India aims to increase the non-fossil fuel-based installed capacity to 500 GW by 2030. As of October 31, 2022, the installed capacity in the country stood at 409 GW, including 166 GW of renewable capacity (including large hydro), which is about 40 per cent of the total installed capacity.
To evacuate the power generated to the load centres which have high solar and wind energy potential need to be connected to the interstate transmission system (ISTS). The transmission system has to be planned in advance as the gestation period of wind- and solar-based generation projects is much less than the gestation period of the associated transmission system. To this end, the Central Electricity Authority (CEA) has released a report, “Transmission System for Integration of over 500 GW RE Capacity by 2030”. In the report, the transmission system has been planned for about 537 GW of renewable energy capacity (Table 1). Renewable Watch provides a brief extract from the report…
In the report, the transmission system has been planned for major renewable energy potential zones including Leh renewable energy park in Ladakh; Fatehgarh, Bhadla, Bikaner in Rajasthan; Khavda renewable energy park in Gujarat; Anantapur and Kurnool renewable energy zones in Andhra Pradesh; and offshore wind farms in Tamil Nadu and Gujarat. The installed renewable energy capacity target of 175 GW by 2022 comprises 66.5 GW of renewable capacity to be connected to the ISTS network. Part of the transmission system for this capacity has been commissioned (12.9 GW) and the rest is under construction (19.1 GW, slated for commissioning between December 2022 and November 2023), under tendering (8 GW), to be taken up for bidding (10.5 GW) and at various stages of planning.
In addition to the 66.5 GW capacity, the transmission system has been planned for 236.58 GW of renewable energy capacity. Of this, 181.5 GW is in the additional renewable energy potential zones identified for development by 2030. These zones are located in eight states (Table 2). Of the 181.5 GW capacity, 56 GW, 62.1 GW and 63.4 GW are likely to be commissioned by March 2025, December 2027 and December 2030 respectively. Of the transmission schemes planned for 181.5 GW of capacity, the transmission schemes for Bikaner II and Bikaner III renewable energy zones in Rajasthan; Koppal II and Gadag II renewable energy zones in Karnataka; and Kallam in Maharashtra have already been recommended by the NCT. These transmission schemes will be taken up for bidding. Subsequently, the transmission schemes for other potential zones will be taken up. The report mentions that in Rajasthan, of the total 75 GW of identified renewable energy potential zones, 45 GW (30 GW solar and 15 GW wind) lie in the Great Indian Bustard area in Barmer, Jaisalmer and Jodhpur districts.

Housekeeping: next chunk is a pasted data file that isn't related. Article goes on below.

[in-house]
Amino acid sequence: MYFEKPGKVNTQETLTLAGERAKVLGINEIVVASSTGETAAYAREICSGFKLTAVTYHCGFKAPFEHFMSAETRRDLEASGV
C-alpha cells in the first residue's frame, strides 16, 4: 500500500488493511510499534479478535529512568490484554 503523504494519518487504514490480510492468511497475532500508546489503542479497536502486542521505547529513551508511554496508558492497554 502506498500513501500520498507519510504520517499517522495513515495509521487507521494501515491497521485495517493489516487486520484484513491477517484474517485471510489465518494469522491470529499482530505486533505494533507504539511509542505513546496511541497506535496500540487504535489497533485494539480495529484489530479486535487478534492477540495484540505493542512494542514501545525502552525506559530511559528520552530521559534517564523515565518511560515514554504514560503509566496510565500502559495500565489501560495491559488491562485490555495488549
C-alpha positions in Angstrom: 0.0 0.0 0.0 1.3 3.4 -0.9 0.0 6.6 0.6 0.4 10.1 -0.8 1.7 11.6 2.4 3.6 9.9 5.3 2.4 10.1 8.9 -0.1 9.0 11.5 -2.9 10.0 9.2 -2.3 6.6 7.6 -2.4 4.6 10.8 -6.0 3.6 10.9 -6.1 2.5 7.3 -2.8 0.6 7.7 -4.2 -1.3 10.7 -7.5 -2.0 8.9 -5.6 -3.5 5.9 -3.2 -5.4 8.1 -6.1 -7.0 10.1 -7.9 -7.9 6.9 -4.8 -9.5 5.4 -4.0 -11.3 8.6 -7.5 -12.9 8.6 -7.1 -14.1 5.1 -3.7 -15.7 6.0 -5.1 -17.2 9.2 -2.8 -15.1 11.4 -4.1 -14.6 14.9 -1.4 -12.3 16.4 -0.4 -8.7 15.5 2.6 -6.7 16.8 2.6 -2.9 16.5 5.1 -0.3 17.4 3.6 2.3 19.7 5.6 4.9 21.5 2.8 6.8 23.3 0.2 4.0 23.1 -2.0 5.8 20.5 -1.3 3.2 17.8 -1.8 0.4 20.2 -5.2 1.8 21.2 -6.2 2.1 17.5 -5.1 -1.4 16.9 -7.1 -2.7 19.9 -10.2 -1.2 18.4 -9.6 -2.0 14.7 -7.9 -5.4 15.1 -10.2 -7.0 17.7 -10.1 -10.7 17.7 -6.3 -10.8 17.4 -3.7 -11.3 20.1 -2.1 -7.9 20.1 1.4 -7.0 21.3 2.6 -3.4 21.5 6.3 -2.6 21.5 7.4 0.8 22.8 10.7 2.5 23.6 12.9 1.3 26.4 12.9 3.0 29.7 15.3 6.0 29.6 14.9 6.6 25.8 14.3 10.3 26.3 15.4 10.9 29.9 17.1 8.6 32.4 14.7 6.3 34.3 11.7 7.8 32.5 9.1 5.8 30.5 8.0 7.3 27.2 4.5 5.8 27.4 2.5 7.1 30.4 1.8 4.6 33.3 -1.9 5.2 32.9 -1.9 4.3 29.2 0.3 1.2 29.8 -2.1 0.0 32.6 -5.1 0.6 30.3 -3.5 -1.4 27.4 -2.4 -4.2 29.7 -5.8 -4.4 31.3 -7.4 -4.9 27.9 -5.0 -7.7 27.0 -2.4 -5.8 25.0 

The transmission schemes have been planned considering energy storage, so as to meet the requirement of round-the-clock (RTC) power. Several HVDC transmission corridors have also been planned for the evacuation of power from large renewable energy potential zones. It has been estimated that 50,890 ckt. km and 433,575 MVA is the additional requirement of transmission lines and substation capacity respectively, planned under the ISTS for integrating additional wind and solar capacity by 2030. The capacity-wise tentative additional ckt. km and MVA capacity are provided in Table 3.
The tentative cost of the ISTS network for integrating 10 GW of offshore wind capacity and other wind and solar capacity is Rs 281 billion and Rs 2.161 trillion respectively. The total cost of the planned transmission infrastructure is Rs 2.442 trillion (Table 4). The present interregional transmission capacity stands at 112,250 MW. With the additional interregional transmission corridors under implementation/planned, the cumulative interregional transmission capacity is likely to be about 150,000 MW in 2030.
Going forward, for the development of the planned transmission schemes, the government may provide some central financial assistance and low-cost financing from multilateral agencies in line with the Green Energy Corridors (GEC) scheme. Under the GEC-I scheme, about 24 GW of renewable energy capacity was planned to be integrated with the intra-state network, of which about 7 GW is to be commissioned by March 2023.
Post the launch of the report, some industry observers have expressed reservations over its successful implementation given the right-of-way issues that continue to exist, leading to project delays and cost overruns. According to some, aggressive bidding for transmission projects makes such projects unviable. Some stakeholders have an interesting observation. While the government aims to deploy 30 GW of offshore wind capacity by 2030, the report plans for 10 GW of offshore wind capacity (5 GW each for Gujarat and Tamil Nadu).
However, despite these reservations, the release of the detailed report on transmission infrastructure for evacuation of renewables is a positive development given that this has been seen as a major hurdle in scaling up renewables. The gestation period of transmission projects is typically much longer than that of renewable energy projects, leading to delays in the commissioning of solar and wind assets, bid postponements and, in some cases, stranded assets. Thus, this report provides the much-needed roadmap for transmission capacity development, which will help transport the targeted solar and wind power to load centres and bring the country closer to its clean energy mix goals.